Earlier this month the BC Wine Appreciation Society hosted a tasting of wines by Fairview Cellars, the small but celebrated winery run by Bill Eggert. The tasting was focused on a very rare seven-year vertical of Bill’s premier Meritage blend “The Bear”, ranging from 2003-2009 vintages: a “Meritage Christmas” if you will! This event was particularly noteworthy as it represented the first tasting since I joined BCWAS that has focused on just one wine; most tastings cover a winery’s larger portfolio, often spread across just one or two vintages. Getting the chance to watch one wine, under one winemaker develop over seven years was a valuable lesson in winemaking and British Columbian viticulture.

I myself have been collecting Fairview Cellars wines for only a couple of years, having been first turned on to Bill’s talents by Icon Wines. After getting the chance to actually taste the wines at several events, and finally at the winery itself this summer, I’ve been hooked on the many superb small lot wines Bill produces. Icon Wines’ Liam Carrier visited Fairview Cellars last year for a barrel tasting, and I bumped into him in person at Bill’s table at the VQA Fall Release “Colour”, where we both thoroughly enjoyed the 2009 wines. (Icon Wines recently named Fairview Cellars’ “The Wrath” Cabernet Sauvignon their 2011 Icon Wine of the Year.) For even more information about Fairview Cellars and Bill Eggert have a look at the December BCWAS Newsletter, which features not only an interview with Bill, but a story by BCWAS Events Coordinator Kristal Kaulbach about the ageability of Bill’s wines.

Fairview Cellars Vertical

Going into the tasting this month attendees were not only treated to seven different vintages of The Bear, but also component tastings of the 2008 Merlot, Cabernet Franc, and Cabernet Sauvignon, the primary components of the blend (starting in 2008 Bill introduced Malbec and Petit Verdot in small quantities). The Listel Hotel provided delicious appetizers to complement the wines, and guests enjoyed beef tenderloin with smoked chocolate and cumin, grilled mushroom & eggplant Aranncini with sweet smoked tomato puree, Little Qualicum Blue Claire cheese and stone fruit compote, and braised Peace Country lamb with caramelized onion tart. Once again the staff at the Listel, along with the many BCWAS volunteers who set up the room provided for an excellent experience – good thing too as the event was sold out to one of the largest audiences yet!

Similar tastings hosted by the BCWAS have typically involved the winemaker and/or proprietor guiding guests through the wine flight glass by glass, but Bill – true to his nature – threw caution to the wind and let us individually taste however we wished after a short introduction. Walking around the room he interjected now and then with factoids but mostly just chatted with individual tables on a one-to-one basis. As we tasted through the Bear vertical one thing became immediately obvious: Bill’s consistency was going to make for a challenging experience differentiating the wines. Limited vintage variation was present (Bill pointed out 2003, 2005, and 2009 were particularly hot years) but overall the wines were unusually similar year to year – even the colour remained remarkably consistent! Having tasted some BC reds from vintages in the early 2000’s I’ve seen the loss of primary fruit that can occur at times, so it was very relieving to smell the rich, almost Port-like, aromas coming off the 2003 Bear. The wines slowly got more tannic as they got younger, but overall they all showed the ability to continue to age well for years to come. Even Bill was pleasantly surprised, having not engaged in such a vertical tasting himself for quiet a while!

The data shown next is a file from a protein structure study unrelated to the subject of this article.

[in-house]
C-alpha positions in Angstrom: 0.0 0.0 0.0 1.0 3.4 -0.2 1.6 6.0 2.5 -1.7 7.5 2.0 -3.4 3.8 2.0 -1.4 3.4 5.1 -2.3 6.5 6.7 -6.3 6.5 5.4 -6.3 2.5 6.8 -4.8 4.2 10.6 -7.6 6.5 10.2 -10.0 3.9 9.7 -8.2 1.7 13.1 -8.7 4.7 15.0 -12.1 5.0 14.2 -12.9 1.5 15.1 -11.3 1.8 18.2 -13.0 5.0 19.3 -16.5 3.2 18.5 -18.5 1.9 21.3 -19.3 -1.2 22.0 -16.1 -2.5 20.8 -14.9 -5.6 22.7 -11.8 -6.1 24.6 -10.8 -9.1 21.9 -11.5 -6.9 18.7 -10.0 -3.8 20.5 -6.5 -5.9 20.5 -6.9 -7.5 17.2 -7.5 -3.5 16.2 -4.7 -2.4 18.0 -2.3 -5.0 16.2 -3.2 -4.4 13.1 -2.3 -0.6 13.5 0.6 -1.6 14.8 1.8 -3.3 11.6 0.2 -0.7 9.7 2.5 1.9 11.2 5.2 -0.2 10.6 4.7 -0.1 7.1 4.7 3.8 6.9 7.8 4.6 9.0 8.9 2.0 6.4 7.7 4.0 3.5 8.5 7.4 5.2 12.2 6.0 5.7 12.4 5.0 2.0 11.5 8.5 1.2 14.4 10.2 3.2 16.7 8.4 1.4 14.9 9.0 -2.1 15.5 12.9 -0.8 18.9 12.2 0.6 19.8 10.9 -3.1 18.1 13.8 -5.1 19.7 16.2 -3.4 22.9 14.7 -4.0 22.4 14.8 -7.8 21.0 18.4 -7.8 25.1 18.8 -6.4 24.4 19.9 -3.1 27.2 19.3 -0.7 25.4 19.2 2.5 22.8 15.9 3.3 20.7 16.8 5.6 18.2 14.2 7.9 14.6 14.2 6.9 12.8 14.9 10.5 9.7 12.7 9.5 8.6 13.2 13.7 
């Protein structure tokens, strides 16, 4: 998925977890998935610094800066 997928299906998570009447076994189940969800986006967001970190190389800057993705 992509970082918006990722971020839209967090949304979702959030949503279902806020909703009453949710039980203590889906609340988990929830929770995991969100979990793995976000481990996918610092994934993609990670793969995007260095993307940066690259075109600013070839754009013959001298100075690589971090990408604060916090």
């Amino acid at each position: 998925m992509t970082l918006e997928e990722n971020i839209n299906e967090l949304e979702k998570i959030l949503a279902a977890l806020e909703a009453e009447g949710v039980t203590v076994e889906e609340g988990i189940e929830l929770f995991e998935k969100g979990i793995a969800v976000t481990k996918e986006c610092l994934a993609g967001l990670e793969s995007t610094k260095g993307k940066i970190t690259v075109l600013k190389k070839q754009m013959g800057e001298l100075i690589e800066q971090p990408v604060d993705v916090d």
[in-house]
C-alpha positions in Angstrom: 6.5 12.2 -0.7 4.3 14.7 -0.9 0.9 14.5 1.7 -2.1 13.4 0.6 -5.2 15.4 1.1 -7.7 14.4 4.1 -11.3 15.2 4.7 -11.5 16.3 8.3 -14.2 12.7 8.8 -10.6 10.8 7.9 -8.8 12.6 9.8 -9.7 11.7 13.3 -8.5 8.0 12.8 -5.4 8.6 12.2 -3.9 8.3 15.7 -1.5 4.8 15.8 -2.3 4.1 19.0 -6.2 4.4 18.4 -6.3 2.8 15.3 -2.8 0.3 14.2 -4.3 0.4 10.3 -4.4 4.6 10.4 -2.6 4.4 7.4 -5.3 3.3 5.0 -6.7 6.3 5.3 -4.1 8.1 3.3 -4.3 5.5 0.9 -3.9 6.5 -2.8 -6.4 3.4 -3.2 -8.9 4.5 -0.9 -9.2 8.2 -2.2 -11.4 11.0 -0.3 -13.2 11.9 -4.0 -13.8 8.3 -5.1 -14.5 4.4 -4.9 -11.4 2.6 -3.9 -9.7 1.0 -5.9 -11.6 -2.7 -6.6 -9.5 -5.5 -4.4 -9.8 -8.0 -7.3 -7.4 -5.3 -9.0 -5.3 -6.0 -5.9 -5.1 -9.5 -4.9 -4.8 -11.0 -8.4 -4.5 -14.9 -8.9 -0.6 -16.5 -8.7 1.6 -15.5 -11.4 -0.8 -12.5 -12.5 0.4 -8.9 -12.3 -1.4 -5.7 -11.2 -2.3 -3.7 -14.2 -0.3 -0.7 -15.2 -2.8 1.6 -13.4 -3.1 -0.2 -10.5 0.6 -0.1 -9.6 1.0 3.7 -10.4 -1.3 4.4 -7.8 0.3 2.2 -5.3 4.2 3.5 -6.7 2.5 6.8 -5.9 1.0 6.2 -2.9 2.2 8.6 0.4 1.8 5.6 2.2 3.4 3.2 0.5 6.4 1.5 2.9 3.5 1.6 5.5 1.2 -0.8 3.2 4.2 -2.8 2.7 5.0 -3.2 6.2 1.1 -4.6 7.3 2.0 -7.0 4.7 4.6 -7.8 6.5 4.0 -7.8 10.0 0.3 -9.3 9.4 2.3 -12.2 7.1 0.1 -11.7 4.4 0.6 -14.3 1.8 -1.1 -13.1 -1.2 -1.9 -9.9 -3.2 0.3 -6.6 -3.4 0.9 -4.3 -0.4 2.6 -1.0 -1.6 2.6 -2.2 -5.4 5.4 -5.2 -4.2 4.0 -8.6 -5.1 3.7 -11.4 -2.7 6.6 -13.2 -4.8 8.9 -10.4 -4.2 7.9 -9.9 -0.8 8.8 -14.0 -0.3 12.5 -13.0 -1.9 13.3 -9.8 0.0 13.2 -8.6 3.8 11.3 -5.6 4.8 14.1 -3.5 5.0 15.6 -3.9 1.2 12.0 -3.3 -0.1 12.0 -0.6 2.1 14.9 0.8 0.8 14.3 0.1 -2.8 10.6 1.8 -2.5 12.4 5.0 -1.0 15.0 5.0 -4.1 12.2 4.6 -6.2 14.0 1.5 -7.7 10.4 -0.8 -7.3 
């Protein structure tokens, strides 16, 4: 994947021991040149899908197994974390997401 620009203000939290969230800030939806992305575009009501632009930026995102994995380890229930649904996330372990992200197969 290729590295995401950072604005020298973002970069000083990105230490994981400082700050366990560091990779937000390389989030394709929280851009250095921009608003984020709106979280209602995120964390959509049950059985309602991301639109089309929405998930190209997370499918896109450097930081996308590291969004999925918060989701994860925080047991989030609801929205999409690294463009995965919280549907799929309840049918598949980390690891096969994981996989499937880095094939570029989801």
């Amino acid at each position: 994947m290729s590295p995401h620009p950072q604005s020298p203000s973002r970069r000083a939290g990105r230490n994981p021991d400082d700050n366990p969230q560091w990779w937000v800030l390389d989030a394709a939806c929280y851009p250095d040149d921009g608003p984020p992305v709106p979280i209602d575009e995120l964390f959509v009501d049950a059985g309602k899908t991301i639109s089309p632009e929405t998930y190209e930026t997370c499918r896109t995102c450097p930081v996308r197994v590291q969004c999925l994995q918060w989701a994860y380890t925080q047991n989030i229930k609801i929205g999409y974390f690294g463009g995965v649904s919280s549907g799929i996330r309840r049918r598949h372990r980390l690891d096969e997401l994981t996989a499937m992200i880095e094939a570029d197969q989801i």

While Bill doesn’t often widely publicize the release of single varietal bottlings, they do show up in stores from time to time, the varietal Cabernet Sauvignon being the most highly publicized and available. Our three varietal samples from the 2008 vintage were all quite tasty on their own, and helped illustrate how the final blend is constructed. The Cabernet Franc showed herbal characteristics and possessed the brightest fruit, while the Cabernet Sauvignon was rich and smoky, with a hint of sulphur on the nose. The most exciting varietal for me was the Merlot, as had I not know its identity in advance I might have been tempted to suggest it was Syrah given the spicy, peppery notes that sprung forth from the glass. In combination with the highly talked-about delicious Bear samples the varietals showed off the talents of an industry veteran that we all felt honoured to have enjoyed. Thanks for sharing, Bill!

Tuesday 6 December 2011

Birthday Beverages

To celebrate my birthday last week I opened a few bottles of great BC wine with friends: some were new releases I was eager to share, and others came out of the cellar for our enjoyment. A Rhone theme became apparent when we started with a three-year vertical of Viognier, and moved on to a bevy of Syrah; finally finishing with a Meritage blend and a delicious fortified wine from the Naramata Bench.